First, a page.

Tuesday, June 21, 2005

What is "counter-economics"?

Vache Folle writes, "I would appreciate your expanding on the concept of counter-economics."

Allow me to defer to the late Samuel Edward Konkin III, who first used the term "counter-economics" in his New Libertarian Manifesto:
"The function of the pseudo-science of Establishment economics, even more than making predictions (like the Imperial Roman augurers) for the ruling class, is to mystify and confuse the ruled class as to where their wealth is going and how it is taken. An explanation of how people keep their wealth and property from the State is then Counter-Establishment economics, or Counter-Economics for short. The actual practice of human actions that evade, avoid and defy the State is counter-economic activity..."
In short, a peaceful black market or underground economy is an example of counter-economics in practice.

The most thorough explanation of counter-economics written thus far is in SEK3's New Libertarian Manifesto (link above).
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3 Comments:

At 9:08 PM, Anonymous Waumpuscat said...

Counter-Economics will provide its adherents and disciples with a stay in Club Fed and the correctly despised IRS with the raw materials for the terrible examples of tax evasion that they cause to be published during the weeks prior to 15 April, 2005. The tax evasion only becomes worthwhile if many, many people do it and brag about doing it. A possible reform for the "PARTY", if the Anarchists can be said to have a party, to advocate the repeal of employer income tax withholding. The collection system would become unworkable, should the IRS cease "farming the tax" in this manner. Self-employed pay their tax without the intervention of an employer. Does not the IRS trust American Workers? We actually know the answer, but the query may embarrass any virtuous bureaucrats in the IRS, if any exist.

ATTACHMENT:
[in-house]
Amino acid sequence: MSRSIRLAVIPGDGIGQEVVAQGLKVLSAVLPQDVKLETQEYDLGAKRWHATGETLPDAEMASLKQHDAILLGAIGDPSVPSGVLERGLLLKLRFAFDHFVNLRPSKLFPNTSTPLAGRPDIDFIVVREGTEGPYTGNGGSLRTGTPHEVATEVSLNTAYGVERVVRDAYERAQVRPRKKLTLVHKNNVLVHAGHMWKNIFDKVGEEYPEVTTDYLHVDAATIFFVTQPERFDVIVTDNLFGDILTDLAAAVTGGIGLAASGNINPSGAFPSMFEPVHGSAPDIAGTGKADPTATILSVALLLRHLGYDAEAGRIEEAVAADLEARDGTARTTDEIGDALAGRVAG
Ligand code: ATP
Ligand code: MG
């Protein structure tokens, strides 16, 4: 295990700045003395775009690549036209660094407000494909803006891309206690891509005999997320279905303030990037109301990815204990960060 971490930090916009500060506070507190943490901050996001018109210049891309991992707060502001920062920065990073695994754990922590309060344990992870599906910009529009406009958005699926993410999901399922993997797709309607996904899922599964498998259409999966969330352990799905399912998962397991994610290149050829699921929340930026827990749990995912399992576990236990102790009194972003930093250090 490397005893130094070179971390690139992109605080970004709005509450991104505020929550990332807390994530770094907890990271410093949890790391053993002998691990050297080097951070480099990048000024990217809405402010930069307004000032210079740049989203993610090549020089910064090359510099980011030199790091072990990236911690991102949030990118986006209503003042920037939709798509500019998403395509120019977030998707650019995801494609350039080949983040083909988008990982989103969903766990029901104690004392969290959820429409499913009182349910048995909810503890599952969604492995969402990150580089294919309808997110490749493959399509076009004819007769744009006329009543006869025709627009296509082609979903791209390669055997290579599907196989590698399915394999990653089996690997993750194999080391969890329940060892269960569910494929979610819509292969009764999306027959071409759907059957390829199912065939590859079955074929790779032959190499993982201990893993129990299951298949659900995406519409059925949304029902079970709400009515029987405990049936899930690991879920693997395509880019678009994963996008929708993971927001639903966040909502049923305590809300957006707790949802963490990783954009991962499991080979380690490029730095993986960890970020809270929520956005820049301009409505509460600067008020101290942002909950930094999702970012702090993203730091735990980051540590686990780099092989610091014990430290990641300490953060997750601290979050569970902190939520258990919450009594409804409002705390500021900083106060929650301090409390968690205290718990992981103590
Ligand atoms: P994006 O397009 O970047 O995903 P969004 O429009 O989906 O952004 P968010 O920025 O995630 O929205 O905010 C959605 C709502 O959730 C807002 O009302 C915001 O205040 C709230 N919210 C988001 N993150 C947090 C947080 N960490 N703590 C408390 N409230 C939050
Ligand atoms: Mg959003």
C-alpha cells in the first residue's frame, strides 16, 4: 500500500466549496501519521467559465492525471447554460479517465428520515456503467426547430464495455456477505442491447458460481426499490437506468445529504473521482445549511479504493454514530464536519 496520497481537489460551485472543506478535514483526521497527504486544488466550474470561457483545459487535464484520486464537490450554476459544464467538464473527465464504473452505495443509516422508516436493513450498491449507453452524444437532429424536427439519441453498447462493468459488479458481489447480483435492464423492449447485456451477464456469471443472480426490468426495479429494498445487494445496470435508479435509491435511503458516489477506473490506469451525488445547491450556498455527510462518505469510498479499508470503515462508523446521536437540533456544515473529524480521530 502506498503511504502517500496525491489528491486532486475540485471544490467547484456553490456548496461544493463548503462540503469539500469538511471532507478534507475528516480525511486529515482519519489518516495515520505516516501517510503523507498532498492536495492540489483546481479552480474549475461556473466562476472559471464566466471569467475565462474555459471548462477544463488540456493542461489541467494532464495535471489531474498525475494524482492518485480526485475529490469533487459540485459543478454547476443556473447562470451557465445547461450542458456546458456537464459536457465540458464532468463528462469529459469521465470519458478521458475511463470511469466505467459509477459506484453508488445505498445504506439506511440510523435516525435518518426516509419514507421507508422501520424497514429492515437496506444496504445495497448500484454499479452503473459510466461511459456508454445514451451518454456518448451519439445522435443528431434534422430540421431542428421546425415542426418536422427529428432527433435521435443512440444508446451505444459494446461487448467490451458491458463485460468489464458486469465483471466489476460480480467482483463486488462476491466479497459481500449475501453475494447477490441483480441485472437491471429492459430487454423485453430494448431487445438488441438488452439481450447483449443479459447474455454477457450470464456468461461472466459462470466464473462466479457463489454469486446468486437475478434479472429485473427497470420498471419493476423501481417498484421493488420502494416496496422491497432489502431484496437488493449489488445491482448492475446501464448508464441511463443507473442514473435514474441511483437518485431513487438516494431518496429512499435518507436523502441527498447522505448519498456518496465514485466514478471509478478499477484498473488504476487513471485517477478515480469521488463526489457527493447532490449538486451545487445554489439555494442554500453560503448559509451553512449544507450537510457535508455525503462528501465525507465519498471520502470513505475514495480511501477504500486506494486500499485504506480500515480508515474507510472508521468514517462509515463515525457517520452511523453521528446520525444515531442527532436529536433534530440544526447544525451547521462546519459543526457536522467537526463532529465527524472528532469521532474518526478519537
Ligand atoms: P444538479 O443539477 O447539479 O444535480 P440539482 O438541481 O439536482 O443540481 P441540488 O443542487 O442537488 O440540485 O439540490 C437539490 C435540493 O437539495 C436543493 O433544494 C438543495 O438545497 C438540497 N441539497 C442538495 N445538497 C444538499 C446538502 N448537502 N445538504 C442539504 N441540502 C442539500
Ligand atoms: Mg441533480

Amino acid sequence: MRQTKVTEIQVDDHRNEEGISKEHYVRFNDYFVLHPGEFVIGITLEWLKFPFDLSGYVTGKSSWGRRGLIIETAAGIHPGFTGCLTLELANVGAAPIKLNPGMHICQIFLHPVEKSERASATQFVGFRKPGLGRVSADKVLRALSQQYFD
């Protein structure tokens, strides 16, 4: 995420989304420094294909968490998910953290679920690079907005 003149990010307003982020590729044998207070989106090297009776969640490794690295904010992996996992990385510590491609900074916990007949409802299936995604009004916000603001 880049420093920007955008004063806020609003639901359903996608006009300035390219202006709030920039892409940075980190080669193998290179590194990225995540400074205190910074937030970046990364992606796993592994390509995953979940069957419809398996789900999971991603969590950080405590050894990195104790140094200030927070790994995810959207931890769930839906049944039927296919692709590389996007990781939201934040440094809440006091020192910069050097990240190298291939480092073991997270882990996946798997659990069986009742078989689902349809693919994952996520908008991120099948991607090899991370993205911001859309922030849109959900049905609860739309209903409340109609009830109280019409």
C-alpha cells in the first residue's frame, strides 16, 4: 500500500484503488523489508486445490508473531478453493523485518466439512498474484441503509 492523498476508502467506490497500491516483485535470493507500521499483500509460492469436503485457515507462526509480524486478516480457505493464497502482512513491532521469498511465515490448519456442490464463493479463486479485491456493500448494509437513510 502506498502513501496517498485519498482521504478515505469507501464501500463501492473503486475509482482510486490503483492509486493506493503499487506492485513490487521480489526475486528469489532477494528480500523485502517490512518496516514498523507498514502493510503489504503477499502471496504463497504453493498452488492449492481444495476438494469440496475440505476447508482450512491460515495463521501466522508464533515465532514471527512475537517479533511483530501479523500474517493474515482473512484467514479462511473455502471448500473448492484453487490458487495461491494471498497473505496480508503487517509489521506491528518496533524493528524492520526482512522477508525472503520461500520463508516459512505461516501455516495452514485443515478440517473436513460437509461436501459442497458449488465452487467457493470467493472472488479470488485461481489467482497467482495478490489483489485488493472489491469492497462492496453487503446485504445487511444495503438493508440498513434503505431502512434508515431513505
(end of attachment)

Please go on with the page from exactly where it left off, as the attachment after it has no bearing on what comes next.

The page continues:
At 7:54 AM, Blogger Vache Folle said...

Thanks for the explanation and the source material.

 
At 2:25 PM, Anonymous David Gross said...

Income tax resistance is easier than it sounds, and doesn't necessarily put you on a collision course with the powers-that-be. My site, The Picket Line, describes a way of resisting the income tax in the U.S. that's legal (by the IRS's own rules, not "legal" as in you have to believe that a judge is going to swallow some half-baked legal theory to make it work), that's effective, and that's so easy that about a third of all people who file income tax returns today manage to evade all of their income tax this way.

 

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